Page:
Data recovery and archiving:

From 2012 to 2014, a team of one full-time staff member and three part-time student interns was assigned to collect and archive data funded by the Exxon Valdez Oil Spill Trustee Council (EVOSTC) targeting specifically those projects funded between 1989 and 2010. Project information was obtained from the projects page on the EVOSTC website which includes varying levels of detail for each project, ranging from project title only to full bibliographic information and attached reports. We tracked the progress of the data request and acquisition process for each project based on six stages: “emailed”, “replied”, “sent data”, “data revised”, “published”, “unrecoverable”. Contact information was obtained through agency sites and Google searches based on the information we were able to gather from the EVOSTC site. If we were able to find contact information for the listed principal investigator (either email address or phone number), an outreach email or phone call was made explaining the data recovery project and requesting data for the project in question. Projects for which outreach could be made were labeled “emailed”. If we then received a reply to the outreach and could therefore confirm that the contact information was correct, the project label was promoted to “replied”, regardless of level of cooperation expressed in the response. Once we received data from for a project, the label was changed to “data sent”. Since it was often difficult to determine how much data were created under each project, if any data were received the project was considered successful. If the data were clean and well documented enough and/or the contact was responsive enough to guide us through any necessary data edits and metadata creation the data were labeled “data formatted”. Once the contact approved our edits and compiled metadata, the products were then published to the Gulf of Alaska Historic Data Portal and the project was labeled, “published”.

Statistical Analysis:

At the close of the data collation effort, we quantified the number of projects that fell into each of the above status labels and plotted them in a simple bar chart in order to assess the final status of our archiving undertaking.
Results of the outreach efforts are further characterized based on three project descriptors: research field of the project (field), agency sector of the home institution of the principal investigator (sector), age of data when data when recovery efforts were initiated (age). Age of data is calculated as the number of years since the last year a project received EVOSTC funding since some projects spanned multiple years.
The impacts of these characteristics on the likelihood of providing data are assessed using discrete statistical tests: Chi-squared and random forest analyses. Chi-squared tests were run on each group of characteristics individually to test for differences in success based on these three classifications. We then asked which of these characteristics were the most important in determining if the data from a project will successfully be recovered. Do assess the relative importance of the three characteristics we ran a random forest analysis using the “party” package in the R programming language. We also produced a classification tree to visualize how these characteristics affect our outcome.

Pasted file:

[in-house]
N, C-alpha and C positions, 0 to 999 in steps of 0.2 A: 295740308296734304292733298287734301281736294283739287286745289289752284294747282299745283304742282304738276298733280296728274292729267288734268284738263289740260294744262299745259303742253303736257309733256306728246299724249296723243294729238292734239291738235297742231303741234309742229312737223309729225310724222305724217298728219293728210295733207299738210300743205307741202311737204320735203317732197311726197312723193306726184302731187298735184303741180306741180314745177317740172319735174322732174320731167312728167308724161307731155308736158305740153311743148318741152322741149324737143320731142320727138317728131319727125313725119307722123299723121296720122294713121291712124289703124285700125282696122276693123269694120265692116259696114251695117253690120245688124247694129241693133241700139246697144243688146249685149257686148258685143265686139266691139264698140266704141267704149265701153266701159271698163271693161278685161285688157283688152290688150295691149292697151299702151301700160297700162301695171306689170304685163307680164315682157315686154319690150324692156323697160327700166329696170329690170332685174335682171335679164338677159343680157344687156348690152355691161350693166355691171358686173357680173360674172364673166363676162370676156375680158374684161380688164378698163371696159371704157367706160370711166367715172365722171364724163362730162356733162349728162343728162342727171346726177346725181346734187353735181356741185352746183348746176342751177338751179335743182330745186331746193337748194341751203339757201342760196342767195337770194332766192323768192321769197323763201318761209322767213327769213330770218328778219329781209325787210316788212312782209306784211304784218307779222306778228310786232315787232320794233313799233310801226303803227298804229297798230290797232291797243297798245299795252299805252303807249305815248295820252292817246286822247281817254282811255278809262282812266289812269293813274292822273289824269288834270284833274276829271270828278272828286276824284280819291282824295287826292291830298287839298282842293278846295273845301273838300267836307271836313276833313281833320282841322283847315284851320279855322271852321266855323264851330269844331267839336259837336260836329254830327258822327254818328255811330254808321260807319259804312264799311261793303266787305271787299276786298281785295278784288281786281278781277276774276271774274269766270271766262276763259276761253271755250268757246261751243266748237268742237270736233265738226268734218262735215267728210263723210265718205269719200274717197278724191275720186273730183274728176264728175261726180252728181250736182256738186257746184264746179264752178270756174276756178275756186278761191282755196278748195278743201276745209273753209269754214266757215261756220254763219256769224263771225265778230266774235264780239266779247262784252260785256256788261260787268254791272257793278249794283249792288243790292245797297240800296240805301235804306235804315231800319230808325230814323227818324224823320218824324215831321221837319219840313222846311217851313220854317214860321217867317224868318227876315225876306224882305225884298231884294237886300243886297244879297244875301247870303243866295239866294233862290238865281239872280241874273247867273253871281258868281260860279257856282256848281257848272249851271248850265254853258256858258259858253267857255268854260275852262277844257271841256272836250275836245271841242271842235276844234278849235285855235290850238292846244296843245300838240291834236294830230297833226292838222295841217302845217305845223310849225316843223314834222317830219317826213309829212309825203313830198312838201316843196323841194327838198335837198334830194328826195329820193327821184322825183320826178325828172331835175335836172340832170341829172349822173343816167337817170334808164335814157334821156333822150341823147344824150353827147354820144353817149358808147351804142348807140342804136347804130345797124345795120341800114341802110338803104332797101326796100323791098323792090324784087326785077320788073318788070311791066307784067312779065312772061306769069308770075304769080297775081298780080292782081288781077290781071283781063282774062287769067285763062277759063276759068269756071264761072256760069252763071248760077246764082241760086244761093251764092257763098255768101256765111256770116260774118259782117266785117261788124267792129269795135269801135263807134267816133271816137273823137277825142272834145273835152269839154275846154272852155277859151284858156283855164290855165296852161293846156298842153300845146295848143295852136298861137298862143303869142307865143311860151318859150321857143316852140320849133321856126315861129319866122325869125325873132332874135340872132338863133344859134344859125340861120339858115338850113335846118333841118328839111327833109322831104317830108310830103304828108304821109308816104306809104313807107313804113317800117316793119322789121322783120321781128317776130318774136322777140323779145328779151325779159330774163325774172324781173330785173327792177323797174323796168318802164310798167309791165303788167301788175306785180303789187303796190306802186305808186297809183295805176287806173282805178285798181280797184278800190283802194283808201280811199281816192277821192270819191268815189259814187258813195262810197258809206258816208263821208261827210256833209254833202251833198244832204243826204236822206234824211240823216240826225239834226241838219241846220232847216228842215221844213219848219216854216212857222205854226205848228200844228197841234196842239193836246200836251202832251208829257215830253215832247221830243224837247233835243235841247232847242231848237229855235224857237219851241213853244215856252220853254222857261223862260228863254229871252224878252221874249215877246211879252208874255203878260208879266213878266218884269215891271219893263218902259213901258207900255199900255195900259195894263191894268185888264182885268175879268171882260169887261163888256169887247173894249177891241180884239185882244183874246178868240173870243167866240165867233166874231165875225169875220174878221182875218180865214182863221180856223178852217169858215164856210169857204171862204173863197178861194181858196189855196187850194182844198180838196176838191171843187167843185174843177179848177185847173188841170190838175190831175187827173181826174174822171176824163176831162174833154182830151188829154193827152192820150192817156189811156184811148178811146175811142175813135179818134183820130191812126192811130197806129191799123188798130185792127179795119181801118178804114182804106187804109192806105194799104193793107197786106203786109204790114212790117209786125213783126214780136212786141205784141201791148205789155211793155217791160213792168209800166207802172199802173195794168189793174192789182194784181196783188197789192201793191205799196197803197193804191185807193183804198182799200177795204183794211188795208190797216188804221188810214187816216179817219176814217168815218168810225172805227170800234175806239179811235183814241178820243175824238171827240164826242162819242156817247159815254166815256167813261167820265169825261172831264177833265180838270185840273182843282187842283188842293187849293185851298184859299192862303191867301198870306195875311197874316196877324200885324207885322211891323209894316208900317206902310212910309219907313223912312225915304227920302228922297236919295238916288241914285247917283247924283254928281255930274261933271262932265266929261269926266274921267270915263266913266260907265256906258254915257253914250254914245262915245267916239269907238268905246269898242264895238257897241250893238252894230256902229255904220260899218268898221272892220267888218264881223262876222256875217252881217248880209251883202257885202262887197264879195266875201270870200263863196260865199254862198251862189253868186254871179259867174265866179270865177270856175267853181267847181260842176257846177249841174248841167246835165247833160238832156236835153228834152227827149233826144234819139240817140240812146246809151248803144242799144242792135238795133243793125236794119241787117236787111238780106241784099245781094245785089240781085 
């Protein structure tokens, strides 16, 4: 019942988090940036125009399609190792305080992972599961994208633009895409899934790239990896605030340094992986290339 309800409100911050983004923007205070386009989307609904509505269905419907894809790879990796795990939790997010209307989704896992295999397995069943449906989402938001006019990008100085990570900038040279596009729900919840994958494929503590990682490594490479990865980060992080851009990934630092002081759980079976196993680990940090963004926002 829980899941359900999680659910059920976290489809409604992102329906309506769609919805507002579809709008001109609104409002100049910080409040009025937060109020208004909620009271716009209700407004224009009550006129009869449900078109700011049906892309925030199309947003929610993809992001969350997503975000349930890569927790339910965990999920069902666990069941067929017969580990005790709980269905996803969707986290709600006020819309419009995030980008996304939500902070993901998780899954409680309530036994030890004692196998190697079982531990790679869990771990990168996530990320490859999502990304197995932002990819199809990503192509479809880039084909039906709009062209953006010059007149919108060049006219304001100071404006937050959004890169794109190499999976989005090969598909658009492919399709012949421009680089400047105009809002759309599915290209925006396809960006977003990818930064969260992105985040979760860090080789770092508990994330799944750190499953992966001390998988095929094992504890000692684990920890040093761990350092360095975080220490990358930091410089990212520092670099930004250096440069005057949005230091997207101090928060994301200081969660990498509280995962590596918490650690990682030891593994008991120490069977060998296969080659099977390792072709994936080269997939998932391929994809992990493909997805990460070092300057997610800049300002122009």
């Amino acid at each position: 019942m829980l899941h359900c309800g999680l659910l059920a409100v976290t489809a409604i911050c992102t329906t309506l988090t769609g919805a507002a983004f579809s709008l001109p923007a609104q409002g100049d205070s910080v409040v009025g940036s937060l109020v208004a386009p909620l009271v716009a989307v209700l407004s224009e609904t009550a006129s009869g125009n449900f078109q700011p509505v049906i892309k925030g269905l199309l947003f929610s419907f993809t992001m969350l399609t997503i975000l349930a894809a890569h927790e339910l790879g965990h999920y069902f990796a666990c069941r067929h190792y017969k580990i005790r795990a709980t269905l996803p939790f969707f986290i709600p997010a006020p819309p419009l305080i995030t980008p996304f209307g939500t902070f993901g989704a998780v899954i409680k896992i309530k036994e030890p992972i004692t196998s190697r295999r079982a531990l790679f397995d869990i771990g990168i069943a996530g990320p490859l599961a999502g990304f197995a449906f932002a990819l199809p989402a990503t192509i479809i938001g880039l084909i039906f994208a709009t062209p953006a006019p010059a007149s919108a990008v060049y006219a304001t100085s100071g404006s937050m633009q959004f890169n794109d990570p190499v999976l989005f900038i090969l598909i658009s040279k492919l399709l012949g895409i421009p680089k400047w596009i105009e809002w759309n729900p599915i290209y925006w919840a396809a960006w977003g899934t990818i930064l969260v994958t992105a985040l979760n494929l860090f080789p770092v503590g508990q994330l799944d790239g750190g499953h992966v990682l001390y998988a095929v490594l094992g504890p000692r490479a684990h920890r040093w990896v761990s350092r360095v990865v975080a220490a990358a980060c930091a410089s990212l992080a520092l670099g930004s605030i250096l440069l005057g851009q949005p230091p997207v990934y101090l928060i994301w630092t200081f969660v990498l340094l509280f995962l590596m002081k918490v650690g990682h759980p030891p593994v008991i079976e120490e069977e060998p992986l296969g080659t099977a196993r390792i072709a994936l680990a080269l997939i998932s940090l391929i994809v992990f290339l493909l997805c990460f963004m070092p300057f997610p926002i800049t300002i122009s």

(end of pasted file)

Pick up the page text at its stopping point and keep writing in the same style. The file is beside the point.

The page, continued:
Hurdles to recovery:

Also of interest were the reasons data were not recovered. To quantify these responses we categorized the projects for which we were unable to gather any data based on notes from our correspondences.  The projects included in this analysis include those labeled “emailed”, “replied” and “unrecoverable” in the status categorization. Projects in the category “replied” where instances where we received at least an initial reply confirming that we had accurate contact information but lost communication before the data was sent. These projects have been re-categorized here as communication lost. Of the “unrecoverable” projects, notes were used to divide these into: no contact information, data lost, non-digital data, unwilling to share, and requested additional funding. The projects from the “emailed” status have been added to the no contact information group since we were never able to confirm the outreach efforts actually reached the target recipient. Data are only labeled data lost if our contact confirmed that they were so. Similarly, the non-digital data, unwilling to share and requested additional funding cases are only labeled as such for projects were data requests were rejected for these confirmed reasons. Non-digital data is deemed “unrecoverable” here since our project lacked the resources to convert or store such data. We have since converted these data, when possible, and refer to these data in the discussion.